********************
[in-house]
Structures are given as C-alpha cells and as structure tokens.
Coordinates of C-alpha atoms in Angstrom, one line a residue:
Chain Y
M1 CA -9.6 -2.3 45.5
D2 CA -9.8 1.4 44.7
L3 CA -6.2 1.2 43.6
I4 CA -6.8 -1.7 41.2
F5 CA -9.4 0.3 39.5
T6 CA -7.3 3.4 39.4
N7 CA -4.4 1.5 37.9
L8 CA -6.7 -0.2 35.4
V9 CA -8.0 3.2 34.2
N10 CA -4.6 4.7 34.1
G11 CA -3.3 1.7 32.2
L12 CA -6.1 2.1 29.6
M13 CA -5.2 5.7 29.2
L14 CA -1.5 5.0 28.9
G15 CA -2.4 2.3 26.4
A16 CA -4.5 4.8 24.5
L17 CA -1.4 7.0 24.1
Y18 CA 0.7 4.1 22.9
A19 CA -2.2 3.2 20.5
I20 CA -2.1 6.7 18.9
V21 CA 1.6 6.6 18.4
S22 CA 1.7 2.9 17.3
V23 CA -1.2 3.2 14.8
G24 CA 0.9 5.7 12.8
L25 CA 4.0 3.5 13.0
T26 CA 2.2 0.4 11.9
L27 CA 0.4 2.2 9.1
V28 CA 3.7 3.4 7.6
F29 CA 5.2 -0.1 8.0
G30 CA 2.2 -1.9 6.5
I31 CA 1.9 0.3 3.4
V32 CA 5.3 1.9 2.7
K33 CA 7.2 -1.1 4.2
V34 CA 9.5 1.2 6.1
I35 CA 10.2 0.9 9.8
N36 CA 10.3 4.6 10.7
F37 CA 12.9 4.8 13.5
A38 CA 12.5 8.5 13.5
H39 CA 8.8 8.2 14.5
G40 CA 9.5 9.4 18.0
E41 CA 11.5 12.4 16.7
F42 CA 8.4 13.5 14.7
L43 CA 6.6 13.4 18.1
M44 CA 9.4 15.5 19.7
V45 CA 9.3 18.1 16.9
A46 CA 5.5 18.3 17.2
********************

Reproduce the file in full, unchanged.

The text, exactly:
[in-house]
Structures are given as C-alpha cells and as structure tokens.
Coordinates of C-alpha atoms in Angstrom, one line a residue:
Chain Y
M1 CA -9.6 -2.3 45.5
D2 CA -9.8 1.4 44.7
L3 CA -6.2 1.2 43.6
I4 CA -6.8 -1.7 41.2
F5 CA -9.4 0.3 39.5
T6 CA -7.3 3.4 39.4
N7 CA -4.4 1.5 37.9
L8 CA -6.7 -0.2 35.4
V9 CA -8.0 3.2 34.2
N10 CA -4.6 4.7 34.1
G11 CA -3.3 1.7 32.2
L12 CA -6.1 2.1 29.6
M13 CA -5.2 5.7 29.2
L14 CA -1.5 5.0 28.9
G15 CA -2.4 2.3 26.4
A16 CA -4.5 4.8 24.5
L17 CA -1.4 7.0 24.1
Y18 CA 0.7 4.1 22.9
A19 CA -2.2 3.2 20.5
I20 CA -2.1 6.7 18.9
V21 CA 1.6 6.6 18.4
S22 CA 1.7 2.9 17.3
V23 CA -1.2 3.2 14.8
G24 CA 0.9 5.7 12.8
L25 CA 4.0 3.5 13.0
T26 CA 2.2 0.4 11.9
L27 CA 0.4 2.2 9.1
V28 CA 3.7 3.4 7.6
F29 CA 5.2 -0.1 8.0
G30 CA 2.2 -1.9 6.5
I31 CA 1.9 0.3 3.4
V32 CA 5.3 1.9 2.7
K33 CA 7.2 -1.1 4.2
V34 CA 9.5 1.2 6.1
I35 CA 10.2 0.9 9.8
N36 CA 10.3 4.6 10.7
F37 CA 12.9 4.8 13.5
A38 CA 12.5 8.5 13.5
H39 CA 8.8 8.2 14.5
G40 CA 9.5 9.4 18.0
E41 CA 11.5 12.4 16.7
F42 CA 8.4 13.5 14.7
L43 CA 6.6 13.4 18.1
M44 CA 9.4 15.5 19.7
V45 CA 9.3 18.1 16.9
A46 CA 5.5 18.3 17.2